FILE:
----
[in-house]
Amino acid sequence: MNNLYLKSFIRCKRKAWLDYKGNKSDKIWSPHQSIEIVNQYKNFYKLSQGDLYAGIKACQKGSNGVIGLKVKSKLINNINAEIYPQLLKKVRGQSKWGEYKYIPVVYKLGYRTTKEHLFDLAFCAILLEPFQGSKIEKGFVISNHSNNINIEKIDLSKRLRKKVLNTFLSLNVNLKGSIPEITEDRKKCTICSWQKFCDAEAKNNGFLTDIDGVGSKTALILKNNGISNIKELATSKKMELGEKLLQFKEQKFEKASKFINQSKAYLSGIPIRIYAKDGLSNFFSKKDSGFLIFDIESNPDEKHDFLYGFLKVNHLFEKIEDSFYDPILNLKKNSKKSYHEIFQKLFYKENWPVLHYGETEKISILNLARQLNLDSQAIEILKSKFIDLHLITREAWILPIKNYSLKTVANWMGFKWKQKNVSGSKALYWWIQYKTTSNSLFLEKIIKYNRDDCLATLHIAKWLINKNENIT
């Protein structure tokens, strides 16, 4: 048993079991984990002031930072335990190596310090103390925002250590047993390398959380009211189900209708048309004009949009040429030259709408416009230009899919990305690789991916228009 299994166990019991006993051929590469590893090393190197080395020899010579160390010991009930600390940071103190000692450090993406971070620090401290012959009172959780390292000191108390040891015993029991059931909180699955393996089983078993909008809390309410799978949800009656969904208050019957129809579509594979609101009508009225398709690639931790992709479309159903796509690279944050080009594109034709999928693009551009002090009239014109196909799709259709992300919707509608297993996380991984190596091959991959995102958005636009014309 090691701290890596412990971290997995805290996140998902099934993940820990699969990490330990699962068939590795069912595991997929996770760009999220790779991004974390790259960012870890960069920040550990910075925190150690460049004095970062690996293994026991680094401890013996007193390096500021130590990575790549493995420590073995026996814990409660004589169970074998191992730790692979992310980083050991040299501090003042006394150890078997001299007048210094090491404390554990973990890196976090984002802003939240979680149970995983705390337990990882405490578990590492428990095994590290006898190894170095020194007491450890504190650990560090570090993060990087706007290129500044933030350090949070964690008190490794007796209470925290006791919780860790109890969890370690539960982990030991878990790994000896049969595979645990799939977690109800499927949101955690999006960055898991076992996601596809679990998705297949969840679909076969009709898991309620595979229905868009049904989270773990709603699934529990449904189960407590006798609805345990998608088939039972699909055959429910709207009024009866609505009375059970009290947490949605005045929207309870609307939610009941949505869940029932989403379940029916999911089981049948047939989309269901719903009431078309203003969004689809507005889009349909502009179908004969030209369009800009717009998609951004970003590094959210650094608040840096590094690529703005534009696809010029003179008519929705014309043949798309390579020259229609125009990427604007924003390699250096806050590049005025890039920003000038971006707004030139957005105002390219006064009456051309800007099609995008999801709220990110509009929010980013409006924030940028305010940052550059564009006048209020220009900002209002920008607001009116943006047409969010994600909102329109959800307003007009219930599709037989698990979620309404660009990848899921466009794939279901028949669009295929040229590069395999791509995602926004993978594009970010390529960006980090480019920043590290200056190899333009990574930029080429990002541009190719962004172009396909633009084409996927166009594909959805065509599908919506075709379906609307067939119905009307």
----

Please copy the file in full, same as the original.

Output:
[in-house]
Amino acid sequence: MNNLYLKSFIRCKRKAWLDYKGNKSDKIWSPHQSIEIVNQYKNFYKLSQGDLYAGIKACQKGSNGVIGLKVKSKLINNINAEIYPQLLKKVRGQSKWGEYKYIPVVYKLGYRTTKEHLFDLAFCAILLEPFQGSKIEKGFVISNHSNNINIEKIDLSKRLRKKVLNTFLSLNVNLKGSIPEITEDRKKCTICSWQKFCDAEAKNNGFLTDIDGVGSKTALILKNNGISNIKELATSKKMELGEKLLQFKEQKFEKASKFINQSKAYLSGIPIRIYAKDGLSNFFSKKDSGFLIFDIESNPDEKHDFLYGFLKVNHLFEKIEDSFYDPILNLKKNSKKSYHEIFQKLFYKENWPVLHYGETEKISILNLARQLNLDSQAIEILKSKFIDLHLITREAWILPIKNYSLKTVANWMGFKWKQKNVSGSKALYWWIQYKTTSNSLFLEKIIKYNRDDCLATLHIAKWLINKNENIT
């Protein structure tokens, strides 16, 4: 048993079991984990002031930072335990190596310090103390925002250590047993390398959380009211189900209708048309004009949009040429030259709408416009230009899919990305690789991916228009 299994166990019991006993051929590469590893090393190197080395020899010579160390010991009930600390940071103190000692450090993406971070620090401290012959009172959780390292000191108390040891015993029991059931909180699955393996089983078993909008809390309410799978949800009656969904208050019957129809579509594979609101009508009225398709690639931790992709479309159903796509690279944050080009594109034709999928693009551009002090009239014109196909799709259709992300919707509608297993996380991984190596091959991959995102958005636009014309 090691701290890596412990971290997995805290996140998902099934993940820990699969990490330990699962068939590795069912595991997929996770760009999220790779991004974390790259960012870890960069920040550990910075925190150690460049004095970062690996293994026991680094401890013996007193390096500021130590990575790549493995420590073995026996814990409660004589169970074998191992730790692979992310980083050991040299501090003042006394150890078997001299007048210094090491404390554990973990890196976090984002802003939240979680149970995983705390337990990882405490578990590492428990095994590290006898190894170095020194007491450890504190650990560090570090993060990087706007290129500044933030350090949070964690008190490794007796209470925290006791919780860790109890969890370690539960982990030991878990790994000896049969595979645990799939977690109800499927949101955690999006960055898991076992996601596809679990998705297949969840679909076969009709898991309620595979229905868009049904989270773990709603699934529990449904189960407590006798609805345990998608088939039972699909055959429910709207009024009866609505009375059970009290947490949605005045929207309870609307939610009941949505869940029932989403379940029916999911089981049948047939989309269901719903009431078309203003969004689809507005889009349909502009179908004969030209369009800009717009998609951004970003590094959210650094608040840096590094690529703005534009696809010029003179008519929705014309043949798309390579020259229609125009990427604007924003390699250096806050590049005025890039920003000038971006707004030139957005105002390219006064009456051309800007099609995008999801709220990110509009929010980013409006924030940028305010940052550059564009006048209020220009900002209002920008607001009116943006047409969010994600909102329109959800307003007009219930599709037989698990979620309404660009990848899921466009794939279901028949669009295929040229590069395999791509995602926004993978594009970010390529960006980090480019920043590290200056190899333009990574930029080429990002541009190719962004172009396909633009084409996927166009594909959805065509599908919506075709379906609307067939119905009307």